Train beggar to an acclaimed transgender photojournalist: Touching story of Zoya Thombs Loboo — who is still forced to survive on alms

Photo source: Instagram of Zoya

Tauseef Ahmad,

Mumbai: “Every cloud has a silver lining”, as the saying goes, a 20-minute delay in train arrival changed the life of Zoya Thombs Lobo — a transgender person who used to earn a living by asking for alms in local trains of Mumbai.

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The third gender, who uses she as her pronoun, after coming to know about the train delay, pulled her cell phone out from her pocket and began watching on YouTube a documentary titled ‘Hijra Shap Ki Vardhan’ — which explored the lives of transgender community in India.

Zoya noticed a few loopholes in the documentary and left in the comment section her feedback, which unexpectedly grabbed the eyeballs of the movie’s director.

He responded to her comment and requested her to meet. Following an interaction on a coffee table, she was offered a role in the sequel of the documentary. Her contribution in the second part brought her significant recognition and accolades.

Zoya, while sharing her journey of life so far, said that she had a passion for photography. She used to do street photography and capture nature that she mostly learned with the help of Google and YouTube.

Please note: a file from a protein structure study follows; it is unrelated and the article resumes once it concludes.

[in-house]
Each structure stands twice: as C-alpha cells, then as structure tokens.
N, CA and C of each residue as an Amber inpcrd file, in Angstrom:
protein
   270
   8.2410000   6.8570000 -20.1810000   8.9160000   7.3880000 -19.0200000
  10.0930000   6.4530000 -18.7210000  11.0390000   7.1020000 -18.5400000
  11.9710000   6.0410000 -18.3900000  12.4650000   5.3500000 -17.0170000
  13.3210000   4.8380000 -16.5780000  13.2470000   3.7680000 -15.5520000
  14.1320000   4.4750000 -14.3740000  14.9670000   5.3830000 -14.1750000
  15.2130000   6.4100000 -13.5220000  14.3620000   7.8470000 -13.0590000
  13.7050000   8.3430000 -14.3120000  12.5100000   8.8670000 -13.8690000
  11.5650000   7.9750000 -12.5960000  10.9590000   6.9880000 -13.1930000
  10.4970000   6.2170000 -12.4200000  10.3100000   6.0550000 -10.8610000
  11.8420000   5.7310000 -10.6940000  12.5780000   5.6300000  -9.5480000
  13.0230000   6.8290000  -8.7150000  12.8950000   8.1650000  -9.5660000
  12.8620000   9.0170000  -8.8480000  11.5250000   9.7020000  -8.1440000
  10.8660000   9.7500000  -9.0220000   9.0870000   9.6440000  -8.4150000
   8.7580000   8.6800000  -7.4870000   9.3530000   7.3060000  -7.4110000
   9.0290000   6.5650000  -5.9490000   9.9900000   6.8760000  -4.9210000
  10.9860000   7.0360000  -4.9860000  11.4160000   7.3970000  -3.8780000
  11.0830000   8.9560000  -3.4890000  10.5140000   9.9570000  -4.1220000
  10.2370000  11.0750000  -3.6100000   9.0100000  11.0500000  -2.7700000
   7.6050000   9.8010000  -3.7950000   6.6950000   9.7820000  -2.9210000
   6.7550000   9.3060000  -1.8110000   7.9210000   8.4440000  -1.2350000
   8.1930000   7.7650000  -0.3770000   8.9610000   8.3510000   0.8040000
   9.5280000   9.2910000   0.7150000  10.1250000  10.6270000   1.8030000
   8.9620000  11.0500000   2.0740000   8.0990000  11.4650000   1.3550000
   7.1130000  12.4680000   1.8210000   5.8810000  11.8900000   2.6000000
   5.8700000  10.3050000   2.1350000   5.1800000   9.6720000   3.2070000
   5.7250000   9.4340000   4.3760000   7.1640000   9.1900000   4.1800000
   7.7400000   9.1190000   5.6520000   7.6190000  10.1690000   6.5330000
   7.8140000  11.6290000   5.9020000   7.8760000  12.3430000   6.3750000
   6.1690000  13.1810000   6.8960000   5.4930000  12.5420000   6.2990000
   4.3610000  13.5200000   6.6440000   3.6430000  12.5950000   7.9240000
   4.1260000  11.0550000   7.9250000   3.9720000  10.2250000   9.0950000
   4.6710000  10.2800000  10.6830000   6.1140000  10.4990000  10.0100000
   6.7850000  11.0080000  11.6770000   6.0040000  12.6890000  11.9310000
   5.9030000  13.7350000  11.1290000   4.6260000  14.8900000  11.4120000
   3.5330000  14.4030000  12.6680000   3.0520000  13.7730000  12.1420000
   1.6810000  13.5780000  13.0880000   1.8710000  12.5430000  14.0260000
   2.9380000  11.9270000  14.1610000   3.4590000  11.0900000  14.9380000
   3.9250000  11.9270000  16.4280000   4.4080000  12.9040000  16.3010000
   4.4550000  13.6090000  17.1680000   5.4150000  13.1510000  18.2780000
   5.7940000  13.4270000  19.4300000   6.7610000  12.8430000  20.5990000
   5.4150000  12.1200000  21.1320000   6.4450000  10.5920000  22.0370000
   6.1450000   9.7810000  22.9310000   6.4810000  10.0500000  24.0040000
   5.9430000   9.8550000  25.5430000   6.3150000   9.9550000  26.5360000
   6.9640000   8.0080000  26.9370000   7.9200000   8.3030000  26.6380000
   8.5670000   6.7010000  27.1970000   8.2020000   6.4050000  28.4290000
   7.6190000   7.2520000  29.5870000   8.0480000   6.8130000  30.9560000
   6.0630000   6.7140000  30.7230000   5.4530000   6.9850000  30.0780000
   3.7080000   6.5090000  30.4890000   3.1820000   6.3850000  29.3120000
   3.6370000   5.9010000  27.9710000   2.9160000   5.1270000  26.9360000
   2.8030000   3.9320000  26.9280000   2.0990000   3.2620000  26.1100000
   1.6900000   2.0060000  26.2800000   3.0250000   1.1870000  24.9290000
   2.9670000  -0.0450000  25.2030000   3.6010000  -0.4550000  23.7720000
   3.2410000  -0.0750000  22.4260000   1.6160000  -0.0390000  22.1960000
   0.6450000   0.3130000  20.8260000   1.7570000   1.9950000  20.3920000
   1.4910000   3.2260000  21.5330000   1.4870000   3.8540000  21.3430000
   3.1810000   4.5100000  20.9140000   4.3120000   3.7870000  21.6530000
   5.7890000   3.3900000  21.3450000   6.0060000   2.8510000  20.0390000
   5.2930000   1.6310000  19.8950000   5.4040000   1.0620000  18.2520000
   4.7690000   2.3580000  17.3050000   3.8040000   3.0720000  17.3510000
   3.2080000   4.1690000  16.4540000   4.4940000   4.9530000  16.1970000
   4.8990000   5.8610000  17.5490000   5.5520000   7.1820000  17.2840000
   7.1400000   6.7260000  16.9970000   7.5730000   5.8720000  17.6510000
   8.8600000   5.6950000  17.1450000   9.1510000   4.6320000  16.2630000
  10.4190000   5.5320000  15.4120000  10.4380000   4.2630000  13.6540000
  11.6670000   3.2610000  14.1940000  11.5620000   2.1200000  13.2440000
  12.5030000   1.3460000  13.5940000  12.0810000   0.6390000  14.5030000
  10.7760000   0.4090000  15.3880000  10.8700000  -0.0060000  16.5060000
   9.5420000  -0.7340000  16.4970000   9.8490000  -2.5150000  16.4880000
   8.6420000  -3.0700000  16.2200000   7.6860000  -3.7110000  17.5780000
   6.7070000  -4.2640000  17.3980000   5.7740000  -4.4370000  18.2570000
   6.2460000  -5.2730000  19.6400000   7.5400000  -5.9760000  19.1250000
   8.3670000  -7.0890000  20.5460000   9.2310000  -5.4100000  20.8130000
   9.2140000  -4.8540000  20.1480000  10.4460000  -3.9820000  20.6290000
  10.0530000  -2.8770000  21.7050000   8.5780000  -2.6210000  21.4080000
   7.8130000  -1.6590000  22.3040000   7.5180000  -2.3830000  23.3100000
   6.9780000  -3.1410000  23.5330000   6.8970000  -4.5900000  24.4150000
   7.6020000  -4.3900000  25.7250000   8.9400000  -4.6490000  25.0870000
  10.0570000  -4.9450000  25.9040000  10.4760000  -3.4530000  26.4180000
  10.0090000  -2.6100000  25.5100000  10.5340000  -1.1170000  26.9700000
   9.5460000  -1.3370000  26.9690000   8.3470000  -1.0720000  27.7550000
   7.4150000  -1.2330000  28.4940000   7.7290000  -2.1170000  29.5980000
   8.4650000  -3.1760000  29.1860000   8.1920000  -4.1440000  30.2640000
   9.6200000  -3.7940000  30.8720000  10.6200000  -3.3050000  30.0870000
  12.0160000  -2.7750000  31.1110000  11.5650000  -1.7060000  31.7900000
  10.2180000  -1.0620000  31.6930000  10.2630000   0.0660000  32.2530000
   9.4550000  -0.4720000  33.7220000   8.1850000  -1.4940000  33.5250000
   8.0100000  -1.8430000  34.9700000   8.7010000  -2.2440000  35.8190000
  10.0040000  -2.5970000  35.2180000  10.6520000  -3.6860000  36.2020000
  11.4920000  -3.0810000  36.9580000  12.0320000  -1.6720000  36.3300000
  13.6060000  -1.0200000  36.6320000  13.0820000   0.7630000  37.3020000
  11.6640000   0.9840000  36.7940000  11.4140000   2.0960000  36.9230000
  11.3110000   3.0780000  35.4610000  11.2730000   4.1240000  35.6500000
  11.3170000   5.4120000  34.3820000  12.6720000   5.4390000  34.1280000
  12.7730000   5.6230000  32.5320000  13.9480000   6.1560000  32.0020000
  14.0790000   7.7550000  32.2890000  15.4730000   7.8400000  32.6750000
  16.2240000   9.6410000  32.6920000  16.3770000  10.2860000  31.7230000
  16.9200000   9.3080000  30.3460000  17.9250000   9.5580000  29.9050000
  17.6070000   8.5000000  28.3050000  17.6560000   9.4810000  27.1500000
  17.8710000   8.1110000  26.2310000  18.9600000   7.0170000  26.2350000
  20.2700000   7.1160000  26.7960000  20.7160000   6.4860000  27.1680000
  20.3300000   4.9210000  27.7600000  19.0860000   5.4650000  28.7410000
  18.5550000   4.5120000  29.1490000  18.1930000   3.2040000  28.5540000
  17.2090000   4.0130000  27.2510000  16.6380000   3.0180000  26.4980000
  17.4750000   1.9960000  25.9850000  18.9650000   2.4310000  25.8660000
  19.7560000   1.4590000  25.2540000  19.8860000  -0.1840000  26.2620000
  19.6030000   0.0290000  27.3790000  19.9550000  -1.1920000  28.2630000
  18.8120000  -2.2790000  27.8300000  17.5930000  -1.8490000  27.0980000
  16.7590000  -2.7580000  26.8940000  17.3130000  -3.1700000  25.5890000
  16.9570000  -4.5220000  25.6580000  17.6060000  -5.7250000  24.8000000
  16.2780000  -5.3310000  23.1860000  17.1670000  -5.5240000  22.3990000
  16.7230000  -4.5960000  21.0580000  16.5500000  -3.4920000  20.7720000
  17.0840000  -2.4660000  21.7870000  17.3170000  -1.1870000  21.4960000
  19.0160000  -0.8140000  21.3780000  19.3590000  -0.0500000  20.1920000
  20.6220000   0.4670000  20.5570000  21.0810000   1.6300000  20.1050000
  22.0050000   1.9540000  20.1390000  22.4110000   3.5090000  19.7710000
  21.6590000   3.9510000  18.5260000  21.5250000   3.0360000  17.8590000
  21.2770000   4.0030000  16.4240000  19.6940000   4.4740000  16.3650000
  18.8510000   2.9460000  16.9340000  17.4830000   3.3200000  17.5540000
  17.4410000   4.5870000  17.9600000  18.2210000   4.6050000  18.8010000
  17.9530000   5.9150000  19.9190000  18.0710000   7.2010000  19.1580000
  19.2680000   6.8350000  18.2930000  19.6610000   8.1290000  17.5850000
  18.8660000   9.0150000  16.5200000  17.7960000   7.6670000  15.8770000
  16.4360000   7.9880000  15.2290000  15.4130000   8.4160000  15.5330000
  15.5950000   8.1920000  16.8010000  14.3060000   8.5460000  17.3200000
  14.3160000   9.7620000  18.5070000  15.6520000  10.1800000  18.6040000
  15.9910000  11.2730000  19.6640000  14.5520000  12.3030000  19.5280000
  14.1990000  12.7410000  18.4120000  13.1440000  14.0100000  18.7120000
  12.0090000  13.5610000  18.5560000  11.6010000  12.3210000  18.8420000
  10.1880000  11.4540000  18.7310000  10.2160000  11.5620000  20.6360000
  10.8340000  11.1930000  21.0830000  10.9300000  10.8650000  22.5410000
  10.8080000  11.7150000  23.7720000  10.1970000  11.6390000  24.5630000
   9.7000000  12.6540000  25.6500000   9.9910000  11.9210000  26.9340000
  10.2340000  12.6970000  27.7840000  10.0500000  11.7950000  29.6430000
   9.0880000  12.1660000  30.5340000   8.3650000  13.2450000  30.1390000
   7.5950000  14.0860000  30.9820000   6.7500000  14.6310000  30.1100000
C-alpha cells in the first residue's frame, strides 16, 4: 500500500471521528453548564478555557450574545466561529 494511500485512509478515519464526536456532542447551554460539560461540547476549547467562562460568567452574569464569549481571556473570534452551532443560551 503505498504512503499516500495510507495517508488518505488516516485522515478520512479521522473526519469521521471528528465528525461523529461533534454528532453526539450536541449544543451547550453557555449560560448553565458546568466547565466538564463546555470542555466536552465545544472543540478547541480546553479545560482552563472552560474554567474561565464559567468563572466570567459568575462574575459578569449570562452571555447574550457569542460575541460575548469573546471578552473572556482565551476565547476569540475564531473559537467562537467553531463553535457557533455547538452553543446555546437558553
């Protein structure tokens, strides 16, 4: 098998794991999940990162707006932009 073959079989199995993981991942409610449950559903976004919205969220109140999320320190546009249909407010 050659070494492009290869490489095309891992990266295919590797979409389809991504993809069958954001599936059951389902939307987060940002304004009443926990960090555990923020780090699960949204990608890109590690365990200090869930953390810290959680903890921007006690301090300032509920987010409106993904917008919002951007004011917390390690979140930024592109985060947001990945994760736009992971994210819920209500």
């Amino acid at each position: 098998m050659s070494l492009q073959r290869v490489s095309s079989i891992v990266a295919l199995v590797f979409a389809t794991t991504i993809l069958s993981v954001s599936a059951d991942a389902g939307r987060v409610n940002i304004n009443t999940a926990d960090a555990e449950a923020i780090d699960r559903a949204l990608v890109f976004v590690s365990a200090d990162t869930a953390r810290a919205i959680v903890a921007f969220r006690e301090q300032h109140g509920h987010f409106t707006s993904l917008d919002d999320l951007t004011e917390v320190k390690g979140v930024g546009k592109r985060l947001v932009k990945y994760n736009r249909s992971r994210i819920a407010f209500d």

“I bought my first second-hand DSLR camera from the savings, which I had earned from begging in local trains,” she told

India’s first transgender photojournalist

Born and brought up in Mumbai, the city dreams, Zoya was raised in a Christian neighbourhood, where she learned English. She dropped out after fifth grade because of poverty.

“My journey as a photojournalist started after I performed in part two of the documentary. At the award ceremony, one of the editors noticed a photographer in me. He hired me as a photojournalist for his news agency,” she said.

While covering the pink rally of the Trans community — her first assignment, she met noted photojournalist Divyakant Solankani, who mentored and introduced her to the true essence of journalism.

Under his guidance, Zoya started seeing the world through her lens, which — more than just images — captures stories, struggles and triumphs as it is.

In 2019, her photos showing the plight of migrant workers during COVID-19 lockdowns brought her international acclaim and led to prestigious assignments and awards.

Struggle to Survive Still Continues

Despite earning the title of India’s first transgender photojournalist and international acclaim, her struggle to make ends meet continues. She still finds herself navigating the same hardships as she does not have any assignment. It has pushed her back to seek alms to local trains.

Photo Source: Instagram account of Zoya

“Nothing has changed. I have not got any assignments for months,” she told with visible signs of disappointment on her face.

With no support from her family and friends, Zoya said transgender persons in India continuously face discrimination, and it all starts with their families.

“We do not have equal opportunity in any field, be it education or jobs, which force us to beg in trains to earn livelihood. General elections are held in the country these days. No political leader cares to raise our voice. The government needs to think about this,” she added.

Reminding the society and polity that transgender persons too are human beings,” she concluded, “If God has no issues in creating us as we are, people should not have a problem with us.”